In New York City, "for every one person experiencing homelessness here, there are about three vacant apartments."  

Alexandria Ocasio-Cortez on Monday, July 23rd, 2018 in a tweet

Mostly True

Ocasio-Cortez: In New York City, there are 3 vacant apartments for each homeless person

New York Democratic congressional candidate Alexandria Ocasio-Cortez has put poverty and inequality at the center of her campaign.

On Twitter, she focused on troubles in the New York City housing market.

New York City is experiencing the highest rate of homelessness since the Great Depression," she wrote July 23. "For every one person experiencing homelessness here, there are about three vacant apartments. Inequality is a crisis, and a bold, 21st-century effort on poverty must advance."

Ocasio-Cortez’s stat about the number of homeless and the number of vacant apartments caught our eye.

Key takeaways
  • There are about 63,000 homeless people in New York City, and the number of vacant housing units is in the range of 150,000 to 180,000.

  • Given the number of families, the actual number of homeless households seeking permanent shelter is about 32,000, and the number of apartments available for rent is closer to 79,000.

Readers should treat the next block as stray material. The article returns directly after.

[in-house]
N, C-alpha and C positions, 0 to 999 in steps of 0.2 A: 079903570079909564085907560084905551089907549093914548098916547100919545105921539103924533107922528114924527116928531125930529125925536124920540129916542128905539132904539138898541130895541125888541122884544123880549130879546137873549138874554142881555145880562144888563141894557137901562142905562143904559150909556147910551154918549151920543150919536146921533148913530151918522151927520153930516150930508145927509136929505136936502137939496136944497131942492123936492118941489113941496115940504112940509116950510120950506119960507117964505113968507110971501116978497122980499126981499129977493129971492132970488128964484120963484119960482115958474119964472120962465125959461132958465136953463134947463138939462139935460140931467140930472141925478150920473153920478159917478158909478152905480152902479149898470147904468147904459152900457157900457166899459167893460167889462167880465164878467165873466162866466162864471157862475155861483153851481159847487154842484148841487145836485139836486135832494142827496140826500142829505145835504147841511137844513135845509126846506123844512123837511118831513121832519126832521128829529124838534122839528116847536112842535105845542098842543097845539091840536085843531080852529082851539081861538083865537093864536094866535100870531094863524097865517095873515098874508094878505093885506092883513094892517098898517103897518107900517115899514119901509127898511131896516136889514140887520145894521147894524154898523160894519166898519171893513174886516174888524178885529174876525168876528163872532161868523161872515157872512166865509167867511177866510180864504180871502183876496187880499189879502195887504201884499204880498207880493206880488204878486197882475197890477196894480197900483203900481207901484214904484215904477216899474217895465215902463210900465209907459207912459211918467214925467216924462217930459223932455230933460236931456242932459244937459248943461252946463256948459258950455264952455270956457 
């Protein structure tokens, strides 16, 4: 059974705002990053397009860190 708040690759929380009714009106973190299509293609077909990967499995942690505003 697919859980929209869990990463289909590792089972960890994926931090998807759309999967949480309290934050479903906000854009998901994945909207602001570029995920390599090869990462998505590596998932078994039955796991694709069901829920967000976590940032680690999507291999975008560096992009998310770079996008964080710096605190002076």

• The numbers lack great precision but in large measure, the 1-to-3 ratio is about right.

The math on the homeless count

Campaign spokesman Jeff Latzer told us that "numbers vary, but there’s roughly 63,495 homeless and 247,977 vacancies."

With those numbers, there are 3.8 empty places for each homeless person.

Let’s look at the sources behind both figures.

Official reports back up the homeless count. New York City’s Homeless Services Department’s May survey had 62,147 individuals staying in temporary housing. That stat overstates the number of apartments needed, because it includes children in families.

The advocacy group Coalition for the Homeless in New York City says the actual number of homeless households, both families and single adults, is closer to 32,000.

Turning to vacancies, the city’s 2017 Housing and Vacancy Survey did find 247,977 "vacant units, not available for sale or rent."

But before we dive into that big number, the survey found another 79,000 vacant apartments that were actually on the rental market. That’s the number Giselle Routhier, the homeless coalition’s policy director, focuses on. Routhier compared it to the number of apartments needed, not the number of homeless people.

"There are about 2.5 vacant rental apartments for every homeless household in New York City," Routhier said. "But the problem is even worse than the point-in-time data. New York City loses thousands of affordable apartment every year through rent increases and deregulation. Between 1996 and 2017, New York City lost more than 1.1 million housing units with contract rents below $800 per month."

Routhier’s way of looking at the city’s costly housing market is very different from Ocasio-Cortez’s, but the final numbers are reasonably close. Routhier said about 2.5 and Ocasio-Cortez said about three.